May 2004
Volume 45, Issue 13
ARVO Annual Meeting Abstract  |   May 2004
An electromagnetic characterization of cellular phone interference with ophthalmic equipment and its clinical implications
Author Affiliations & Notes
  • G.M. Saleh
    Ophthalmology, PRUH / Institute of Ophthalmology, London, United Kingdom
  • R.J. Allen
    Optometry, ECH, Colchester, United Kingdom
  • D.W. DeWit
    Ophthalmology, ECH / Institute of Ophthalmology, Colchester / London, United Kingdom
  • Footnotes
    Commercial Relationships  G.M. Saleh, None; R.J. Allen, None; D.W. DeWit, None.
  • Footnotes
    Support  nil
Investigative Ophthalmology & Visual Science May 2004, Vol.45, 5609. doi:
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      G.M. Saleh, R.J. Allen, D.W. DeWit; An electromagnetic characterization of cellular phone interference with ophthalmic equipment and its clinical implications . Invest. Ophthalmol. Vis. Sci. 2004;45(13):5609.

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      © ARVO (1962-2015); The Authors (2016-present)

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Abstract: : Purpose:Many hospitals have restrictive policies with respect to cellular phone usage on site. This study aims to identify and quantify the degree of interference cellular phones inflict on ophthalmic equipment and assess its clinical relevance. Methods:The investigation was performed based on the UK Medical Devices Agency electromagnetic compatibility testing protocol for medical devices. Evaluation of cellular phone interference was performed at 10 different distances (0m to 2m) and three settings (standby, connected call and ringing/dialing), with field strength quantification of each of these combinations determined using a spectrum analyzer. Two cellular phones, operating at 900MHz and 1800MHz carrier frequencies, were used to test the following ophthalmic equipment: Argon & YAG lasers, separate A & B scanners, Humphreys & Henson Field Analyzers and a Pneumotonometer, whilst each device was on standby then operational. Results:The field strength emitted by the phones (in milli Watts of peak power above background random noise) ranged from 10.18mW to 243.82mW. Interference was only demonstrated with two pieces of equipment. First, the B scanner (Ultravision) showed horizontal banding on the display screen at 0m test distance (phones touching scanner), with both the 900MHz and 1800MHz frequencies, present only in the dialing and connected (not standby) modes. Second, the YAG laser (Alcon YAG 2500) emitted a buzzing sound when the 900MHz phone was within 10cm in connected and dialing modes. The 1800MHz phone did not cause any problems with this device. There was no evidence that the interference induced any clinically significant malfunctioning whilst the devices were operational. Conclusions:Cellular phone usage around ophthalmic equipment appears to be relatively safe with interference only occurring at <10cm on two machines and even then being of no detectable clinical significance.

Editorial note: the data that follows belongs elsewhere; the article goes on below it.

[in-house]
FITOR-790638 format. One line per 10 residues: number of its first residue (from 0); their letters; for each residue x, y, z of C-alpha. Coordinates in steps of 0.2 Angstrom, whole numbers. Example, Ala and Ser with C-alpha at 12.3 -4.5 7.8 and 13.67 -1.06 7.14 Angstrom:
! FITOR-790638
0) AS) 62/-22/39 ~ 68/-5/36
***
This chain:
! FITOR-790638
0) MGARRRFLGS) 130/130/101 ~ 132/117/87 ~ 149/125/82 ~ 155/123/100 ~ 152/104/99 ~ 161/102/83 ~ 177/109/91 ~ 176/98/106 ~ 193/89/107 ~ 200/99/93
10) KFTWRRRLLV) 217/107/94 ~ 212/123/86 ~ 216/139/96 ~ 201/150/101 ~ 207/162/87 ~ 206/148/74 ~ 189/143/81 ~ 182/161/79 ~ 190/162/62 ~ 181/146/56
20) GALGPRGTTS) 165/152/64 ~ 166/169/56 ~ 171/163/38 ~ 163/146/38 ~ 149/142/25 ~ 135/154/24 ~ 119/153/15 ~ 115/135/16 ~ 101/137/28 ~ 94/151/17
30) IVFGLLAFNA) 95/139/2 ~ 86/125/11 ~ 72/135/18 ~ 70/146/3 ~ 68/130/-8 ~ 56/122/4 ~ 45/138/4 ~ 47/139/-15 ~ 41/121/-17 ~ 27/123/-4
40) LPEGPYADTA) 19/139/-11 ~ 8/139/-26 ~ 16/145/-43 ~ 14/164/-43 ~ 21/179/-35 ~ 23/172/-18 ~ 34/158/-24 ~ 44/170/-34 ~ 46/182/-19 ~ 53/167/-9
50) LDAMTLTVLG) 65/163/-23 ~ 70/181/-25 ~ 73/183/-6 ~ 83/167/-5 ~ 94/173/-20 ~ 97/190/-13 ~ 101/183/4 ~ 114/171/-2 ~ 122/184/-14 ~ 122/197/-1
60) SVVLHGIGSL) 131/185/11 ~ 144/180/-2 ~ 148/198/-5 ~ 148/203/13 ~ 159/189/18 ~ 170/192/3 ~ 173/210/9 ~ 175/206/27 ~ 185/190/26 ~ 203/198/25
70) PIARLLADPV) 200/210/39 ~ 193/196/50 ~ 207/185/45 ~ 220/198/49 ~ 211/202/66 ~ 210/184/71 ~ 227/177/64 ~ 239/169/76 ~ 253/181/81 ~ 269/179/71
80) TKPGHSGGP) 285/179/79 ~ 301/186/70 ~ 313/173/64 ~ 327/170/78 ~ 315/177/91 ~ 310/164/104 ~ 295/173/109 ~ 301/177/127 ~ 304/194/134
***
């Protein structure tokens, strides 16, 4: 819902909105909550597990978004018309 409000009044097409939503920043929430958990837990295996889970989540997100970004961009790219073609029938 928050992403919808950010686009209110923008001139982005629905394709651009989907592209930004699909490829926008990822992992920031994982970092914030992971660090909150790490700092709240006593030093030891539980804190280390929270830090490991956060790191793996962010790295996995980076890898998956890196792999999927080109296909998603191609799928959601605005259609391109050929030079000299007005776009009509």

Keywords: clinical (human) or epidemiologic studies: systems/equipment/techniques • clinical laboratory testing • laser 

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